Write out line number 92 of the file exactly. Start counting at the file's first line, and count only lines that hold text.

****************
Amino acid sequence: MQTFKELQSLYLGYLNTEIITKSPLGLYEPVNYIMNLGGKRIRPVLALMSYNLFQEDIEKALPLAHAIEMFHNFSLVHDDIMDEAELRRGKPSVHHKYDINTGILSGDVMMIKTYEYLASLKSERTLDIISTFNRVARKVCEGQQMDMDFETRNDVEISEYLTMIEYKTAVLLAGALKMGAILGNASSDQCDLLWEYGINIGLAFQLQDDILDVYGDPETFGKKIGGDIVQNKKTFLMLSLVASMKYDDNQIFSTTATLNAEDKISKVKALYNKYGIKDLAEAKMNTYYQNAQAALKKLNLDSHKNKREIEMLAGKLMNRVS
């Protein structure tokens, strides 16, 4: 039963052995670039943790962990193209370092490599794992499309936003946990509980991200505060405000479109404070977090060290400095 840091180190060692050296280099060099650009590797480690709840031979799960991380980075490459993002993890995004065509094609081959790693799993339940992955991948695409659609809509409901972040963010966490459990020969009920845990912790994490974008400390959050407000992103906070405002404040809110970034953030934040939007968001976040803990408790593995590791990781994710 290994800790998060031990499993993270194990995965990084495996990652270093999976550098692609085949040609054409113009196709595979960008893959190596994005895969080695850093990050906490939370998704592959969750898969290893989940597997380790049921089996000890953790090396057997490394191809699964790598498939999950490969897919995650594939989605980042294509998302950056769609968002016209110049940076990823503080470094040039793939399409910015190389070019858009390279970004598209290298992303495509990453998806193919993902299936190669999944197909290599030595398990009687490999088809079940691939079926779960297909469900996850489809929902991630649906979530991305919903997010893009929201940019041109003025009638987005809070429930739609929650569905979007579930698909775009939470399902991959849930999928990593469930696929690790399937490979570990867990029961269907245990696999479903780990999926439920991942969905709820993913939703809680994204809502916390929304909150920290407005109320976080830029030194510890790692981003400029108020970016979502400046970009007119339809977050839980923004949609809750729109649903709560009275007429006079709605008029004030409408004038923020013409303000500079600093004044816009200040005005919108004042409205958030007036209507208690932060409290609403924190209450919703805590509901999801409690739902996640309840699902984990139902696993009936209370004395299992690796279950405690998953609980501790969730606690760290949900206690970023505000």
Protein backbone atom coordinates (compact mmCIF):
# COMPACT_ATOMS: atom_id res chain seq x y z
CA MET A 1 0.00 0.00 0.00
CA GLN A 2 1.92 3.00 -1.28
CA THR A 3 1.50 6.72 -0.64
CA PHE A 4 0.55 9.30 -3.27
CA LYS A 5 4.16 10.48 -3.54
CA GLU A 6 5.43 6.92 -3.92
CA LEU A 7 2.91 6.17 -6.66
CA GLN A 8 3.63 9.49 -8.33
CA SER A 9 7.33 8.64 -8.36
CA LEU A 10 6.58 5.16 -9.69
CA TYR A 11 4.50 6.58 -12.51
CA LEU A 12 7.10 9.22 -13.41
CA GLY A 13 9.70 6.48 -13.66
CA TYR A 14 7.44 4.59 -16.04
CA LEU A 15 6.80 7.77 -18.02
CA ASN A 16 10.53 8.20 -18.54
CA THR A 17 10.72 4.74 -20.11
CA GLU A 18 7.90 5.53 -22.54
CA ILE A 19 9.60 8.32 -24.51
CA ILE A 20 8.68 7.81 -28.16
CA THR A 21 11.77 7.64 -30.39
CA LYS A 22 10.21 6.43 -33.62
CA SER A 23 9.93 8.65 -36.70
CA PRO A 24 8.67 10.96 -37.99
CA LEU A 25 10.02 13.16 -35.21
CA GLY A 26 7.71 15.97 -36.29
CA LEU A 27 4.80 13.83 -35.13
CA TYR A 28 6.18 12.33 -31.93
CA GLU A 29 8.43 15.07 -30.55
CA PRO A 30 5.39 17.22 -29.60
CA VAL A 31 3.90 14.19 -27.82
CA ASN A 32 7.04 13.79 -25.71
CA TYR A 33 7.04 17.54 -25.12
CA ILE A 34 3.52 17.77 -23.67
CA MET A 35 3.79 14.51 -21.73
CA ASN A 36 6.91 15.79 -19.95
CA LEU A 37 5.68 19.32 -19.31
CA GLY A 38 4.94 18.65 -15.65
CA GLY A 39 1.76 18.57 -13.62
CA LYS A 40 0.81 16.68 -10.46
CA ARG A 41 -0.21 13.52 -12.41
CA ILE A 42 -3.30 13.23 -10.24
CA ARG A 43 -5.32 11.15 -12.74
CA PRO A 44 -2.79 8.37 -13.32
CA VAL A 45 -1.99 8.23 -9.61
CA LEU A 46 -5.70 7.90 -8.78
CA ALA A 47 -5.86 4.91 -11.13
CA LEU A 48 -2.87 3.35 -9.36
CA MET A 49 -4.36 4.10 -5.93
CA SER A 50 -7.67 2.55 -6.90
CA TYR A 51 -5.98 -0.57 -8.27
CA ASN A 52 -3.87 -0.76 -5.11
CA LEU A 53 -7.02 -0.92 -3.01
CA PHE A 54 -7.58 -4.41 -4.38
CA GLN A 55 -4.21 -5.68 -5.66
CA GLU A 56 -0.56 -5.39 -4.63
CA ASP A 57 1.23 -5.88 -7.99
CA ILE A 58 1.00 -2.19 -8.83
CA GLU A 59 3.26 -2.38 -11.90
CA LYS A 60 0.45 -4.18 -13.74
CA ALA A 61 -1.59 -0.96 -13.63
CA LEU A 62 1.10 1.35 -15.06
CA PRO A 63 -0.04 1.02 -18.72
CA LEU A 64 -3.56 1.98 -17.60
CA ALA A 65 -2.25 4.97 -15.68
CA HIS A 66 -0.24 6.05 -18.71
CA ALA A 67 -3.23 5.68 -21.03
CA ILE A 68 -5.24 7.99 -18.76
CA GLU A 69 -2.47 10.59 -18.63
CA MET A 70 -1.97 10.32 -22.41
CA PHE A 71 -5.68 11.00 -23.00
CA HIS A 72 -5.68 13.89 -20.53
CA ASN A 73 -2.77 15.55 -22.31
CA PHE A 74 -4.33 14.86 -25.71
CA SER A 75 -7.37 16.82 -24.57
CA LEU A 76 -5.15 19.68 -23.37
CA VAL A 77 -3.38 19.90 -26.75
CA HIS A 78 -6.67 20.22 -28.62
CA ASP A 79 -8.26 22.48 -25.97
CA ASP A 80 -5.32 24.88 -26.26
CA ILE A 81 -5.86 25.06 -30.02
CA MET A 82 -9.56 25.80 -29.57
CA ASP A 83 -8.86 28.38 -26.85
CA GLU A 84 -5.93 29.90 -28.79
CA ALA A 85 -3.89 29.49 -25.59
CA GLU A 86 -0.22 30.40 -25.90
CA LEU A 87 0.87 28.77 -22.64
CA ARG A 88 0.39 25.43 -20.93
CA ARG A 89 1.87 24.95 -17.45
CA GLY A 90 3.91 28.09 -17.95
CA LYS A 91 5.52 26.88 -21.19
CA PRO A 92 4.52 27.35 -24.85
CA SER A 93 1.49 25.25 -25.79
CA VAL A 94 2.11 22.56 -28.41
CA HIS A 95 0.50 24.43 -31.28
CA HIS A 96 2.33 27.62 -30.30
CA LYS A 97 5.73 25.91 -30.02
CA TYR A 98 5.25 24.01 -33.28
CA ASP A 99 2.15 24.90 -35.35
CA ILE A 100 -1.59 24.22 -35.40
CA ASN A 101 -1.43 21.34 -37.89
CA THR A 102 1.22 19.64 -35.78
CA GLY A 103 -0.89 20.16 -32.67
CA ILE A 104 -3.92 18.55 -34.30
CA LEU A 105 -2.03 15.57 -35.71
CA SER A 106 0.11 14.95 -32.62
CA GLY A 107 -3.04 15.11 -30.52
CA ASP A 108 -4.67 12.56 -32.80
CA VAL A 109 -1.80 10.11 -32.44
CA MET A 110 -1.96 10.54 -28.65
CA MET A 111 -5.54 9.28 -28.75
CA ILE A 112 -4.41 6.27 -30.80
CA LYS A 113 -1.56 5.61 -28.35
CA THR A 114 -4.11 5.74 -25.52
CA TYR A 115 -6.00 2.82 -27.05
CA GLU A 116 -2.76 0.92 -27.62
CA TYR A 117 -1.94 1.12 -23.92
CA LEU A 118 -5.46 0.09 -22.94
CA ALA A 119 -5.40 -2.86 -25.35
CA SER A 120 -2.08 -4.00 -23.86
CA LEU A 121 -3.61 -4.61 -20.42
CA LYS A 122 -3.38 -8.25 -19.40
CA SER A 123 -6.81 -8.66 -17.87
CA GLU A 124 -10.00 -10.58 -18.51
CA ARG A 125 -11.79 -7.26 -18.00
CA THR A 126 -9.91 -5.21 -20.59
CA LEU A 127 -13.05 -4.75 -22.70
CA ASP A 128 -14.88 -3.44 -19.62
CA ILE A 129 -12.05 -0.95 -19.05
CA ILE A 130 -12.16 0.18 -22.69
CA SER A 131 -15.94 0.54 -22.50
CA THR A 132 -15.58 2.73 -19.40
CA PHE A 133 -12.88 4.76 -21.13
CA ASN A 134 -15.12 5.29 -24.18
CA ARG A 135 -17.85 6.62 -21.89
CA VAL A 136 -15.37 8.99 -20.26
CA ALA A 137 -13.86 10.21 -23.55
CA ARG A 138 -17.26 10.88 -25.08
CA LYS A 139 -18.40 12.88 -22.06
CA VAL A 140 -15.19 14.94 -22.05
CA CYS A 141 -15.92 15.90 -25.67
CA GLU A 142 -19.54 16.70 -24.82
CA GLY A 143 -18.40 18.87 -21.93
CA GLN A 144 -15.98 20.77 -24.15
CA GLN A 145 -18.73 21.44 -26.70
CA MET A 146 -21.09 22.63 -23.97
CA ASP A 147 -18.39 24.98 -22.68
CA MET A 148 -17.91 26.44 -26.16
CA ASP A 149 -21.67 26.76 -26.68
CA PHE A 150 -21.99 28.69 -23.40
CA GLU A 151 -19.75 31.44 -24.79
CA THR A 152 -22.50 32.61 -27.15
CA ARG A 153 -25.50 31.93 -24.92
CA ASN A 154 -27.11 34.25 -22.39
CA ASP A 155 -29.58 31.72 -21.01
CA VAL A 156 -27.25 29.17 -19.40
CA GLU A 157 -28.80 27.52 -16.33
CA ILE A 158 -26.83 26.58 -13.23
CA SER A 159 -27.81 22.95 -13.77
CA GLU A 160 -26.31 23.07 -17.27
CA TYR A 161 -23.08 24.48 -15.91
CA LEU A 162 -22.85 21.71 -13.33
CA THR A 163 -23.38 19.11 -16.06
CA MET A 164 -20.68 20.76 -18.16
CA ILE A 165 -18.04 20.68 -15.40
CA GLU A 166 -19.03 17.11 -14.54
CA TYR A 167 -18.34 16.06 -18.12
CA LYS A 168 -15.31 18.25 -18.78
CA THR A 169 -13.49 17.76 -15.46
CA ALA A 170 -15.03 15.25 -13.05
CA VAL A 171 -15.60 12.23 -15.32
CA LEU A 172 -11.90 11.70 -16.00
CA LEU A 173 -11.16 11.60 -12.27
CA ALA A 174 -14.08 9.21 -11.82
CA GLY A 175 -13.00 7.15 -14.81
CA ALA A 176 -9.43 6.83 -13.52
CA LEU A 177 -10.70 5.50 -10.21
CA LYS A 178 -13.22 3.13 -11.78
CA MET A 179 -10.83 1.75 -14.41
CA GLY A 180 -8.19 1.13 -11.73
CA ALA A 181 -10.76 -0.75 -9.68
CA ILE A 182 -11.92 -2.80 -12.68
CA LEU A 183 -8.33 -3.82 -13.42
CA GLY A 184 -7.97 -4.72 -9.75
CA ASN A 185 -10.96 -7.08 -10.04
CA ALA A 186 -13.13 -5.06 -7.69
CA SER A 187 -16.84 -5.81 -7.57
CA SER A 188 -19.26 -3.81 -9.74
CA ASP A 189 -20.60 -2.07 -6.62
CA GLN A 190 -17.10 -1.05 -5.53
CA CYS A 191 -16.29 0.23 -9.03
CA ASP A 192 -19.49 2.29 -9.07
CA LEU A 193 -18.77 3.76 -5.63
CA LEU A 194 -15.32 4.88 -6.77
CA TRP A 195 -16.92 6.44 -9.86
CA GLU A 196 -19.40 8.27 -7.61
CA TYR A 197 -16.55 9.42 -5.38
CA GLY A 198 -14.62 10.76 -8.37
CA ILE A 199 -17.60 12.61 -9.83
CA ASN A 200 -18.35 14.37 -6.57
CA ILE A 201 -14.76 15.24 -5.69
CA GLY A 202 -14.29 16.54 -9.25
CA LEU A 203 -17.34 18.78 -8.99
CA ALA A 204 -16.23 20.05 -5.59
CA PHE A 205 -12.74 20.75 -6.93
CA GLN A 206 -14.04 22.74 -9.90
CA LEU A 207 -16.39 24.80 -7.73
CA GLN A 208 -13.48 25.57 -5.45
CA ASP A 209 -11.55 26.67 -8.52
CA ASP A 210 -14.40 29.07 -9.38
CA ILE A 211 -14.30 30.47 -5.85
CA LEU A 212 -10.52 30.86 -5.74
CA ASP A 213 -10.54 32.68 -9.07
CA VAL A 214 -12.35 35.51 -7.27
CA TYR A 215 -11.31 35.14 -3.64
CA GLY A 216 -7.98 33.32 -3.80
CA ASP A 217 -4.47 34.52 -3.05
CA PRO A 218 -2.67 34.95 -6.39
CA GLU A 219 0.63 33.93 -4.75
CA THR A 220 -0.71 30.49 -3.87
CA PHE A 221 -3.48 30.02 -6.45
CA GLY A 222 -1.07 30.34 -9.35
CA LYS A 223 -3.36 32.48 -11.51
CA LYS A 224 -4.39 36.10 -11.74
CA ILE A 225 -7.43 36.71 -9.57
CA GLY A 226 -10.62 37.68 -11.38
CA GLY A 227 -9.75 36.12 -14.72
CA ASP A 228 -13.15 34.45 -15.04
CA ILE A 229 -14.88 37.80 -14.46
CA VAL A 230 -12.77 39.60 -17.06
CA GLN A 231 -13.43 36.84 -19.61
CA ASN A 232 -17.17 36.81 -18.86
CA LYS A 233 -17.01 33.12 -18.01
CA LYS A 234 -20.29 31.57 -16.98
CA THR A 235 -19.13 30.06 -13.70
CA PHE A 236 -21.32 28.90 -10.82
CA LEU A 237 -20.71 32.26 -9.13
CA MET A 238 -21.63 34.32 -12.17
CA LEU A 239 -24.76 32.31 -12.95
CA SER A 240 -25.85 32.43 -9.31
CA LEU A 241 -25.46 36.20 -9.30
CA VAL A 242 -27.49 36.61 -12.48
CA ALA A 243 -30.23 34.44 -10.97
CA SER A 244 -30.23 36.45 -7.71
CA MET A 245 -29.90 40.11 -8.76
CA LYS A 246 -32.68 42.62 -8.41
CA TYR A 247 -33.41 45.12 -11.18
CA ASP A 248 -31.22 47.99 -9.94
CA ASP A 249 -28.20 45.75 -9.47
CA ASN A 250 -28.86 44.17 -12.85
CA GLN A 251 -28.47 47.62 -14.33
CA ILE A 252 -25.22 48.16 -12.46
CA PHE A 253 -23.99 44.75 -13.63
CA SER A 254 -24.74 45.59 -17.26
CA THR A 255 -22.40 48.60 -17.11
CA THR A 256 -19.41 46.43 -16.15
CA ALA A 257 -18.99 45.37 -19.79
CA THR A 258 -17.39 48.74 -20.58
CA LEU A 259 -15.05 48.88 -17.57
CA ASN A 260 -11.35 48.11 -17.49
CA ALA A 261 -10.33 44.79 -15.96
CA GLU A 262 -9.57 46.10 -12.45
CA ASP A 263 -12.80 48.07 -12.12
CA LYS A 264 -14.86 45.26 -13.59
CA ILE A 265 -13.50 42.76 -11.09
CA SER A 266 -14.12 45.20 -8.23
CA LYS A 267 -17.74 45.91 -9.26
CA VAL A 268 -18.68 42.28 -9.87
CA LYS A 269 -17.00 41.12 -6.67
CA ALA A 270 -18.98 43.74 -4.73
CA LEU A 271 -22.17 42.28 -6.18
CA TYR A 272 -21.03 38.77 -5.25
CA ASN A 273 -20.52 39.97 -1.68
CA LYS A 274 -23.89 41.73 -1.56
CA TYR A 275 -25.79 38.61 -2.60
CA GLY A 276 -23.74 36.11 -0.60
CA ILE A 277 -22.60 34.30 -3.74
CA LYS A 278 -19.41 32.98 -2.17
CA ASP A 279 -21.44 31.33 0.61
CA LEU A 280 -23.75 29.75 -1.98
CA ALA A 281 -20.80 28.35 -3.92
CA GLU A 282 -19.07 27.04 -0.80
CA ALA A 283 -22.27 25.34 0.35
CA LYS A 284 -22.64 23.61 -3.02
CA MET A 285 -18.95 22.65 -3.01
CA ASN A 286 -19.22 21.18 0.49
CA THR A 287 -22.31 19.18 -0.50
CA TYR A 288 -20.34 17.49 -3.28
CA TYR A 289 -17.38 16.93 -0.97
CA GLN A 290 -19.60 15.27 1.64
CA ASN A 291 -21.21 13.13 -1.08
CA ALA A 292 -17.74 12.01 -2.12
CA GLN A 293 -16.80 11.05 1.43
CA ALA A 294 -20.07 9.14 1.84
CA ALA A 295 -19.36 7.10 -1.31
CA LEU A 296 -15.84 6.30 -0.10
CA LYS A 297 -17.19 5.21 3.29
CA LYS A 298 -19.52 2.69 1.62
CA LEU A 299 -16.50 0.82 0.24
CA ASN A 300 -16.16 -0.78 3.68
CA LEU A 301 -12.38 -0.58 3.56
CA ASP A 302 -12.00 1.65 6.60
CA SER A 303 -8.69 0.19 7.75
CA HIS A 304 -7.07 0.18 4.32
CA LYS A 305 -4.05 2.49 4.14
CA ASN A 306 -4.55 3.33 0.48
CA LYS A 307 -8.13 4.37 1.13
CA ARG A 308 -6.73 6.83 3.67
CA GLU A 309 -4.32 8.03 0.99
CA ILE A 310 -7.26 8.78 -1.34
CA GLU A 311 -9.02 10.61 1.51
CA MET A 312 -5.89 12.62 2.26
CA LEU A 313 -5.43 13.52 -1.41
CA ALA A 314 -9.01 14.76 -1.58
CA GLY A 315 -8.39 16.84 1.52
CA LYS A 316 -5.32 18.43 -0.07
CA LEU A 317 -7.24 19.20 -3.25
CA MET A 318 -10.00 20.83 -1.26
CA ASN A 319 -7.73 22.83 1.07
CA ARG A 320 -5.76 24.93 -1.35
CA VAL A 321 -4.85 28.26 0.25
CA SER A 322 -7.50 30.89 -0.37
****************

CA ARG A 88 0.39 25.43 -20.93